Are you thinking about changing jobs or starting a job search in 2024? You probably have been told many times (or read it on this blog!) that your resume, LinkedIn profile, and cover letter template are essential for your upcoming job search—sometimes called a career marketing campaign. But should your first step be to prepare these documents? Job search is a business process, so think about planning, organizing, and data gathering as the first steps for the project. Your “project plan” might include the following items.
- Job target,
- List of target companies,
- Networking contact list,
- Social media audit,
- References, and
- Questions to ask at an interview.
While we have tried to recommend these preparatory steps in the order you may want to do them, your needs may vary. For example, if you have an interview tomorrow, one of the first things to do this evening will be developing your list of interview questions. Or, if you are active on social media, and like to send out potentially controversial posts, your first step may be to delete them or “lock down” your social media accounts.
Select your job target.
You might think that having your resume ready would be the first step in a successful job search, but figuring out what you want out of your next job is actually the place to start. The clearer you can be about what your next job will look like — title, company type, location, responsibilities, salary, benefits, etc. — the easier it will be to find.
Prepare a list of target employers.
Identify 10-20 specific companies that you’d be interested in. Follow the company on social media, check for open positions, and look for people you know who already work for the company.
Specific job openings can be fleeting. They may be filled before you are ready to apply, or an insider may already have been pre-selected for the opportunity. But when you follow the company through social media, mass media, and your industry contacts, you will be well-positioned for the next opportunity.
Document your business and professional accomplishments.
Being able to articulate your accomplishments and your ability to handle challenges is important to your job search. Prepare 3-5 “career stories” for each of your recent and relevant jobs before you begin your job search. Use CAR (Challenge-Action-Results), PAR (Problem, Action, Results), or STAR (Situation-Task-Action-Results) statements to structure your story. These can be used on your resume or LinkedIn profile and/or in an interview (especially to answer behavioral or situational questions).
The vast majority of jobseekers that contact me, I have found, focus on their job description rather than their accomplishments, so you will set yourself apart with this step alone.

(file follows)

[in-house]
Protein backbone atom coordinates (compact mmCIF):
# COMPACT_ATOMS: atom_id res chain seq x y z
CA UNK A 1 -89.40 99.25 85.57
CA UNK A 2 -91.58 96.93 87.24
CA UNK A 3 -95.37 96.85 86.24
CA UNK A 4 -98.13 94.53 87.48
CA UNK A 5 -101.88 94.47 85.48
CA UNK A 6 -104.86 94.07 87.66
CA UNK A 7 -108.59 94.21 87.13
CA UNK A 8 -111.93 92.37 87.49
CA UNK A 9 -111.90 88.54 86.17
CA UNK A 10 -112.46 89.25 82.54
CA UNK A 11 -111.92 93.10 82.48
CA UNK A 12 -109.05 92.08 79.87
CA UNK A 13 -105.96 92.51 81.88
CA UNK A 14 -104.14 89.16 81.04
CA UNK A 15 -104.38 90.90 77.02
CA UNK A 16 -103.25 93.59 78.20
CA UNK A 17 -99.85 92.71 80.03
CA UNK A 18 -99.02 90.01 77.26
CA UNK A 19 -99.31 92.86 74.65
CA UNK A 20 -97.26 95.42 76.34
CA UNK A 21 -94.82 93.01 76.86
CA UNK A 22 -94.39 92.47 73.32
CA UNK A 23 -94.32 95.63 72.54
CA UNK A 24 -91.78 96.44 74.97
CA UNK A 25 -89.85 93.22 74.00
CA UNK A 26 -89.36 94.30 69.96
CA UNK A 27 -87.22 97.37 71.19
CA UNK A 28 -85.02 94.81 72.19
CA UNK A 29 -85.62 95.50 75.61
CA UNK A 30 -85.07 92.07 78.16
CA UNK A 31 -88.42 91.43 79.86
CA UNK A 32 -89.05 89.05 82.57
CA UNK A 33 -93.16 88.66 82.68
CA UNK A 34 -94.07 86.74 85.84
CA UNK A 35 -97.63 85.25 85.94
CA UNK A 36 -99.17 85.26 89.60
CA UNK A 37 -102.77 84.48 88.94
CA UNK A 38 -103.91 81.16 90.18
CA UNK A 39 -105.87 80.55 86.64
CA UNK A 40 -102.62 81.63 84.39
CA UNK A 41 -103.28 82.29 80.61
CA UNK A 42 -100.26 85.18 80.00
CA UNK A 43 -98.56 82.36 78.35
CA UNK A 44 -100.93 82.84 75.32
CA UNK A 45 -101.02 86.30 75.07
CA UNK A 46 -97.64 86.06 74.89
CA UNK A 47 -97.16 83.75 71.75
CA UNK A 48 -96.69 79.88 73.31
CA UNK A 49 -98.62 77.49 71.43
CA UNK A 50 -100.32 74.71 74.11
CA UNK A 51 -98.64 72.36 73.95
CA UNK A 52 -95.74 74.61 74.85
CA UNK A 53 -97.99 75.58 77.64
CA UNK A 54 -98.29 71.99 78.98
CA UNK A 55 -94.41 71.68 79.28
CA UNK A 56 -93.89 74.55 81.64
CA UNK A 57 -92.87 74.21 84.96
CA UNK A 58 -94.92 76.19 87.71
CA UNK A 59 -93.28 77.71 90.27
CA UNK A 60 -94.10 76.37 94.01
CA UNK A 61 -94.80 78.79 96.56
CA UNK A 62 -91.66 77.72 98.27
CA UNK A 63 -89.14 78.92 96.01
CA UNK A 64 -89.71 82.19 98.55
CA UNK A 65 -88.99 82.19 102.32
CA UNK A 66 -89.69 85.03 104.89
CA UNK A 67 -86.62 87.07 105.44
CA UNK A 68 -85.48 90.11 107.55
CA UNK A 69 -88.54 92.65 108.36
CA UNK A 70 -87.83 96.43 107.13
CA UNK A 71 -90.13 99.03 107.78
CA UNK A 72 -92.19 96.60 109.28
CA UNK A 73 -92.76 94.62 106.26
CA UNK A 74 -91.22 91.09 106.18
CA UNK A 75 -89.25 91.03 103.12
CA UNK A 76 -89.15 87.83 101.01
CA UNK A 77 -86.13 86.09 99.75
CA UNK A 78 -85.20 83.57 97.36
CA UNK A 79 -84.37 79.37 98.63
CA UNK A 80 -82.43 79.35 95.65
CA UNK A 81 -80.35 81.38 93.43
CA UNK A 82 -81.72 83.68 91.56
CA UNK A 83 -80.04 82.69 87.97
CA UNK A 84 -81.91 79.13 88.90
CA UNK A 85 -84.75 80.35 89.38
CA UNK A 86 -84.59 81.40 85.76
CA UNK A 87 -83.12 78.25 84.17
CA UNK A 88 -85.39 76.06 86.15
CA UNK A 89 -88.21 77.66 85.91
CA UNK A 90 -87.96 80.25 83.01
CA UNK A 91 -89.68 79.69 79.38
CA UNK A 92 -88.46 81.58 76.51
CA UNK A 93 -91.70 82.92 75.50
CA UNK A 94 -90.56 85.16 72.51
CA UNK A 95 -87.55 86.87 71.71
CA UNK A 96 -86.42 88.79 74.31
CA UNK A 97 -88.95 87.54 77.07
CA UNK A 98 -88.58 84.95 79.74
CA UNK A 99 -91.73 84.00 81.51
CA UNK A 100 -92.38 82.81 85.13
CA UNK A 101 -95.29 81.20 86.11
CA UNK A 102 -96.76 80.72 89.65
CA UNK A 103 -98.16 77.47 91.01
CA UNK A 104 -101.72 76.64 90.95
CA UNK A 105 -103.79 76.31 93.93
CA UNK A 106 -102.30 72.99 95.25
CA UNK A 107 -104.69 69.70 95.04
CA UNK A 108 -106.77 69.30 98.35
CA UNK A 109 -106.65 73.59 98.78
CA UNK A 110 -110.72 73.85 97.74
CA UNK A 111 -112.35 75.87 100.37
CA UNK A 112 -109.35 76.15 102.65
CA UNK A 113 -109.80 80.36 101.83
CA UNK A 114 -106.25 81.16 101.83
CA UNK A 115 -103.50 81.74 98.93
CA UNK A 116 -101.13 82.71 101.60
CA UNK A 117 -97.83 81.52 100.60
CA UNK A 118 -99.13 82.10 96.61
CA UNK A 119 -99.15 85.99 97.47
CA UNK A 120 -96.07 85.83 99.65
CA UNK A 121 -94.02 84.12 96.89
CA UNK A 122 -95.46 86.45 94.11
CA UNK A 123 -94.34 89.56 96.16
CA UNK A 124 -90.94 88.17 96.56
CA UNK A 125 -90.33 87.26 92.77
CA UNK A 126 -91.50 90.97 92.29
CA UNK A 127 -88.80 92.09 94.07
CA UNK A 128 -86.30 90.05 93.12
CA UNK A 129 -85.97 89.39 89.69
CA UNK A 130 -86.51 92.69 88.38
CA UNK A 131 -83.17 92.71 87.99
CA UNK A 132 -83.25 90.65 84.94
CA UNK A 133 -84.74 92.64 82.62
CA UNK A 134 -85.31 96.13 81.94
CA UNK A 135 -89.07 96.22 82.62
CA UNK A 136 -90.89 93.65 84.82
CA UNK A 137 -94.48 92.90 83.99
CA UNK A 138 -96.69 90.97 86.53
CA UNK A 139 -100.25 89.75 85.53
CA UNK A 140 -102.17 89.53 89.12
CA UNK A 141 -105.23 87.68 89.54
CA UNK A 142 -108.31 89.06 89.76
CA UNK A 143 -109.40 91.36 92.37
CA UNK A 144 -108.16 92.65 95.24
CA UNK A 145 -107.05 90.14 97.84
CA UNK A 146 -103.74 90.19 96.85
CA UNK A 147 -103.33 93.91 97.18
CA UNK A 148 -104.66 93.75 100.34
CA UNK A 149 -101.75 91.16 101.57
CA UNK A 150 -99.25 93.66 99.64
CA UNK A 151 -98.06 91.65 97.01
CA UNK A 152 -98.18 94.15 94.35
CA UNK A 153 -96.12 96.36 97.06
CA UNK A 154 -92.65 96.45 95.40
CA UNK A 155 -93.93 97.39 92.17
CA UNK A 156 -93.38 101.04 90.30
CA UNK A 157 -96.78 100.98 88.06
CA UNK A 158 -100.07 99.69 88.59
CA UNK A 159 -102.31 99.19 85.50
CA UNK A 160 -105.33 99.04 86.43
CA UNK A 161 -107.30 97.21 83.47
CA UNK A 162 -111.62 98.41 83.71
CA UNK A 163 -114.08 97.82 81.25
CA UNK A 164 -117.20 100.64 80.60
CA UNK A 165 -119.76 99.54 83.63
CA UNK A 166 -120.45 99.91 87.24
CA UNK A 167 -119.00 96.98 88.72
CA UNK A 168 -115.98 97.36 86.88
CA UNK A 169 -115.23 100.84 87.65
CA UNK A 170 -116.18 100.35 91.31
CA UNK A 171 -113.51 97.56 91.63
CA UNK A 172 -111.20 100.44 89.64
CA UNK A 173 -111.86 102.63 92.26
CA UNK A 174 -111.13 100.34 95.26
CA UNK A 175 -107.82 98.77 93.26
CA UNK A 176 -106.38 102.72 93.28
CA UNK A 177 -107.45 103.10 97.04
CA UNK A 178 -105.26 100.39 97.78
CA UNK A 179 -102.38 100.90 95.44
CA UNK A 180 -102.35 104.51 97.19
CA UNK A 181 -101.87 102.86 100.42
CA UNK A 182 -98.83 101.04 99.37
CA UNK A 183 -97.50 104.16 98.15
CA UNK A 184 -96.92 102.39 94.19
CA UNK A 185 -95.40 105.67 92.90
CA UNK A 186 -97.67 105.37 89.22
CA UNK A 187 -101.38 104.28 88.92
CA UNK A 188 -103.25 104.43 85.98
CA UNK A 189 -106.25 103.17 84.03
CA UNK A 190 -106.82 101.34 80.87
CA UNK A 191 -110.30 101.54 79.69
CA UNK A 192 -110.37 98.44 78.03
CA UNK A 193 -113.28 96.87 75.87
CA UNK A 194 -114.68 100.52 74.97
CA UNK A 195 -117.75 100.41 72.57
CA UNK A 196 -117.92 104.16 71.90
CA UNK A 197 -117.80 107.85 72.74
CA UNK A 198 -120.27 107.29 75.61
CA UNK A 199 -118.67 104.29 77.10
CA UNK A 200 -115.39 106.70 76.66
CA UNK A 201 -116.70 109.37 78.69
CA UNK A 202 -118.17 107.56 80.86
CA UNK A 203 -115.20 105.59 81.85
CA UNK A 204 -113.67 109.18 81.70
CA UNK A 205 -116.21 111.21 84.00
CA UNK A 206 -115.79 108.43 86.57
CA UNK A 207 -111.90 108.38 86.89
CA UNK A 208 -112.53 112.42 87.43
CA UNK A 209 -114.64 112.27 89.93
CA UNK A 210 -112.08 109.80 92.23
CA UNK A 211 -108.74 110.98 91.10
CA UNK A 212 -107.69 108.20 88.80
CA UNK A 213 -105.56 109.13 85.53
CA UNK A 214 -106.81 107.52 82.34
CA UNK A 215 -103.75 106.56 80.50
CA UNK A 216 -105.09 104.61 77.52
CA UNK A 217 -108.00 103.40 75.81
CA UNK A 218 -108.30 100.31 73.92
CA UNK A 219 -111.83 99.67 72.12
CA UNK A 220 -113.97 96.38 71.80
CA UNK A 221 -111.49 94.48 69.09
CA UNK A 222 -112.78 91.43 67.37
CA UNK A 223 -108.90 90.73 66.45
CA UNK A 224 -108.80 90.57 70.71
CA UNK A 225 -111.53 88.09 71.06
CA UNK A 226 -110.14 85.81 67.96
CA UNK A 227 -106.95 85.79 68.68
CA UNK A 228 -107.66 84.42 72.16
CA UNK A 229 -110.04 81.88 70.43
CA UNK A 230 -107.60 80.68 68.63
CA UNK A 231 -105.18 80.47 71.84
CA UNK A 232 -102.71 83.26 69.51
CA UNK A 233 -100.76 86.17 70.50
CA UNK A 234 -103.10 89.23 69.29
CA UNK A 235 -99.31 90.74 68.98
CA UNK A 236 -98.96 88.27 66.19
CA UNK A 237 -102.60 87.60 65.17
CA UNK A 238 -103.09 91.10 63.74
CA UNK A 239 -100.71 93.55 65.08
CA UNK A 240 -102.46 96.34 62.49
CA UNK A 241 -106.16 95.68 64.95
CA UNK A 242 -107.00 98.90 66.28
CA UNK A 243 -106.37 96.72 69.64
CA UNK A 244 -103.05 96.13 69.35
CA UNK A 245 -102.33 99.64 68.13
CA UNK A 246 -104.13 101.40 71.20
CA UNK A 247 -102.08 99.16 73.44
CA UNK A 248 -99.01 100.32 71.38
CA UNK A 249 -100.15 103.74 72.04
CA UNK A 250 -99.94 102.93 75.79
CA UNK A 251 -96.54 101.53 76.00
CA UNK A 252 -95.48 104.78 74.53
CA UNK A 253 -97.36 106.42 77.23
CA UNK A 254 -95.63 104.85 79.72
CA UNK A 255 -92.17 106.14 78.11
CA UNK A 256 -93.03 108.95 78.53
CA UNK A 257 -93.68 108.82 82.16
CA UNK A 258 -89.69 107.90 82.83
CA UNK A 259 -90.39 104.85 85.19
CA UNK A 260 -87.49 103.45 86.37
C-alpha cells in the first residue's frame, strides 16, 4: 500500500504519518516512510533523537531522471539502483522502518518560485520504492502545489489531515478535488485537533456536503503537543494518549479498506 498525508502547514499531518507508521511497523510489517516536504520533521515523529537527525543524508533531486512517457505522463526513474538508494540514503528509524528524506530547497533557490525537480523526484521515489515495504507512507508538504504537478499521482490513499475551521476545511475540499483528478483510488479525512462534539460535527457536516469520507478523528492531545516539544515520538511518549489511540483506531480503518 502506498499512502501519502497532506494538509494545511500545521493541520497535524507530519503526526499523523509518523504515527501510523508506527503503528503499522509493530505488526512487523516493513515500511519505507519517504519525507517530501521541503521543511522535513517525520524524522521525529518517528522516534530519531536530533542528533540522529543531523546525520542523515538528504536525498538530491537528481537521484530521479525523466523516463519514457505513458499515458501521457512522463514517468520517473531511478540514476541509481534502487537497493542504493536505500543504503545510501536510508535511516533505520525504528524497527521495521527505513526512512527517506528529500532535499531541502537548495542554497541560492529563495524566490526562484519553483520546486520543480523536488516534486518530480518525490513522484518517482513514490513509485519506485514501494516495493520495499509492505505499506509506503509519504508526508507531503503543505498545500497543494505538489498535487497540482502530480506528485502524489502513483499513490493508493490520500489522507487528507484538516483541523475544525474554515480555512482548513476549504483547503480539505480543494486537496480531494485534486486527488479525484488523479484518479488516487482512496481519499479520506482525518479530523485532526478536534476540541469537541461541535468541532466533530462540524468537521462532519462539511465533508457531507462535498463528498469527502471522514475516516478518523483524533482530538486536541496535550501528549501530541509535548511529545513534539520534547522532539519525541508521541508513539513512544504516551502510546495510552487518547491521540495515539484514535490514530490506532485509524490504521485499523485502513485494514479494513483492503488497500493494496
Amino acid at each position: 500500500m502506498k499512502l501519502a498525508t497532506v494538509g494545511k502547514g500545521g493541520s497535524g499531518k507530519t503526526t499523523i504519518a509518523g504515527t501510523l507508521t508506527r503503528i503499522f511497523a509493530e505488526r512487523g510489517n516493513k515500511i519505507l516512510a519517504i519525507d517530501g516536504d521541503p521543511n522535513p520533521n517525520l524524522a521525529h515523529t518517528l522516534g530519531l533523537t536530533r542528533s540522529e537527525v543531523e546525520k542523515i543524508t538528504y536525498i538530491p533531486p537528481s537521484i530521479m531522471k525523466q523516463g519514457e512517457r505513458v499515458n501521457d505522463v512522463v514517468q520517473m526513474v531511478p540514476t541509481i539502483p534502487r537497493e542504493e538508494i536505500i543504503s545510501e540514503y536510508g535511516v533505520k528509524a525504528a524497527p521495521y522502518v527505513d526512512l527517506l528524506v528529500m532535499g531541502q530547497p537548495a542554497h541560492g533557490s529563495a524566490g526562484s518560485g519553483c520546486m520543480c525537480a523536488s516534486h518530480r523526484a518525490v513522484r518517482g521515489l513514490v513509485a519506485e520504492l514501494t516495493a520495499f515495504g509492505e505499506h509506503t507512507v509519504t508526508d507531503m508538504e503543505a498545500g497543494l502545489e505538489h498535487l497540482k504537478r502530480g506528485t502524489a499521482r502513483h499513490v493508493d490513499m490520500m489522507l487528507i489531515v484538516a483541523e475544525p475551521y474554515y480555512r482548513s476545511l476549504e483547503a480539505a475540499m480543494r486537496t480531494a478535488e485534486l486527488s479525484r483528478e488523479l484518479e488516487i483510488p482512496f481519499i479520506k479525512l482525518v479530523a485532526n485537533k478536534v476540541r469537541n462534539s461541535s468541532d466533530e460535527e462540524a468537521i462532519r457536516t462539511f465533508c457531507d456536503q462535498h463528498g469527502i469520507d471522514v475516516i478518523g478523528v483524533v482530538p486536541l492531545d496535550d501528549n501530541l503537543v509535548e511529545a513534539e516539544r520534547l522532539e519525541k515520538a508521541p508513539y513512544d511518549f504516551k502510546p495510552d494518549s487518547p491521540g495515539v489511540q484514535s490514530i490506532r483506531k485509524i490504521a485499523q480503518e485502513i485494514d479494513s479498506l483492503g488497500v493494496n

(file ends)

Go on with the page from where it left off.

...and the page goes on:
Develop a networking contact list.
Who do you know that can help you in your job search? The more people you connect with, the more help you can get. Identify the specific people you want to connect with as part of your job search. The first step is making a list of the people you know — personal contacts, professional connections, people in your community who might be an asset, college classmates, etc. Then, prioritize your list. From your entire list of contacts, who can help you the most? Who are the 10 people you should reach out to first?
You’ll find that LinkedIn is a powerful tool for this process. Many of the people you want to contact will be there, so they will be relatively easy to contact, even when they are now in other cities and countries.
Conduct your own social media audit.
More than half of employers say they have rejected an applicant because of what they found on a jobseeker’s social media profiles, so the time to review your online reputation is before you start a job search. Locate and review all your profiles. Evaluate your presence, removing any “controversial” content (avoiding religious or political status updates and “scrubbing” posts that show you engaging in anything that a prospective employer might find offensive or inappropriate). Update your privacy settings, keeping your profile photo, employment, and education information visible.
Should you identify your references before you even start interviewing? First, it can take time to line up your references. You want to have references — ideally, 3-7 people who can attest to your character, work ethic, knowledge, and experience. You want to prep your references ahead of any interviews so they are ready to take the call, if necessary. In addition, your references can provide Recommendations for your LinkedIn profile, making it stronger.
Make a list of questions to ask in an interview.
Even before you begin your job search, remember that the goal is to get in front of the hiring manager or recruiter to have a chance to learn more about the job and company and how you can be the right fit for the role — and make sure the company is the right fit for you. A job interview is supposed to be a dialogue, so preparing questions that will help you understand the company — and the job — is important. You can ask questions that will help you get to know the company’s culture, their expectations for the candidate in the job, and even why the role is open. Now, when you prepare your project deliverables—resume, cover letters, and LinkedIn profile—you will have everything you need right on your virtual or physical desktop. That will be especially valuable when the interview for your dream job is tomorrow morning!